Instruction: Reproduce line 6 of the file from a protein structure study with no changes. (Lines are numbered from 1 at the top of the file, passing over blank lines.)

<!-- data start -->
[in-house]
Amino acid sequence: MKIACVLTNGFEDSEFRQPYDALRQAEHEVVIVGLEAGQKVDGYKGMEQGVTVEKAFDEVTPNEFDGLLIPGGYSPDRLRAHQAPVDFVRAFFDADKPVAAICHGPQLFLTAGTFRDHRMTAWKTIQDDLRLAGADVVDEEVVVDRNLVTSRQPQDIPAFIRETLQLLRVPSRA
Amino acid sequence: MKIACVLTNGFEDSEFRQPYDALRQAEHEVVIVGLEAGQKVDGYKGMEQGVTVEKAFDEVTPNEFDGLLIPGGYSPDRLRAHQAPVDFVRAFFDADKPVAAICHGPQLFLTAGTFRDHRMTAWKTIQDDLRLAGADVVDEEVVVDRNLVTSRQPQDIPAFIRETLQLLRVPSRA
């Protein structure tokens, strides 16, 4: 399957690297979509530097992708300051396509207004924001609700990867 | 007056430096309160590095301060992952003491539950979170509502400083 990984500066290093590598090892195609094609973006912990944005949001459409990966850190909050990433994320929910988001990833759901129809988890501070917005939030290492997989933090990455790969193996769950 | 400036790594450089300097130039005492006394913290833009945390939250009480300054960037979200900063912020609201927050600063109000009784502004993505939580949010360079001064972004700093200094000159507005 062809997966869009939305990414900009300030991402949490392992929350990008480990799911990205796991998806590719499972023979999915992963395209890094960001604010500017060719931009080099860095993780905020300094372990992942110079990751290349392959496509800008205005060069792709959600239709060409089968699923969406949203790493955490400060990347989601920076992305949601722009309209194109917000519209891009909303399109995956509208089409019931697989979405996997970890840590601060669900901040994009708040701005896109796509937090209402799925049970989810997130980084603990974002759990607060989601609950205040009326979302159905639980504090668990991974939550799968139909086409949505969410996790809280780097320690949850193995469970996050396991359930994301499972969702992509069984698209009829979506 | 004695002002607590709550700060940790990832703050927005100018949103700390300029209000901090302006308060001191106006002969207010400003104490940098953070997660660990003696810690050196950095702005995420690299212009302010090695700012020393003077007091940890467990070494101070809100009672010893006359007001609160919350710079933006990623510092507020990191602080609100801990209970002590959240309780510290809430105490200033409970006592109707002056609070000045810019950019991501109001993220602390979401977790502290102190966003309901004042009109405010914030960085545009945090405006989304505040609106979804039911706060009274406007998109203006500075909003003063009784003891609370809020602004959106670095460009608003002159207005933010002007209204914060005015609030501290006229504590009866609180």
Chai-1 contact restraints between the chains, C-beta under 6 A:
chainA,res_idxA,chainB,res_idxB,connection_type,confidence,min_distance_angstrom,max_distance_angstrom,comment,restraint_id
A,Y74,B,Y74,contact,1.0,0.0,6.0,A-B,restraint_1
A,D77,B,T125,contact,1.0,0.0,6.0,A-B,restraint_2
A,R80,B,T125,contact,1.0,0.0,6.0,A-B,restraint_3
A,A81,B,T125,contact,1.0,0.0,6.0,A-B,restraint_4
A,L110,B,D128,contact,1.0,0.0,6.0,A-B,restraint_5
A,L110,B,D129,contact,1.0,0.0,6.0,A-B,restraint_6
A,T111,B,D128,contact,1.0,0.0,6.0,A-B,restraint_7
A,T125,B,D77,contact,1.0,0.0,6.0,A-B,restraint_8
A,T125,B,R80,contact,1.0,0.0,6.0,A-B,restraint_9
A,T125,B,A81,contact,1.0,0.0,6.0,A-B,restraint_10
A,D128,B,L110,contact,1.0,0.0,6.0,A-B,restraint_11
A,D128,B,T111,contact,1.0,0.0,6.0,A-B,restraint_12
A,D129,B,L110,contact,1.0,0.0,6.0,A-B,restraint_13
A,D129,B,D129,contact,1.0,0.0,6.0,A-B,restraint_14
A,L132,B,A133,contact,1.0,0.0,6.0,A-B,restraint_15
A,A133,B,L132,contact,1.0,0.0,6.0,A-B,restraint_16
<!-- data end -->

chainA,res_idxA,chainB,res_idxB,connection_type,confidence,min_distance_angstrom,max_distance_angstrom,comment,restraint_id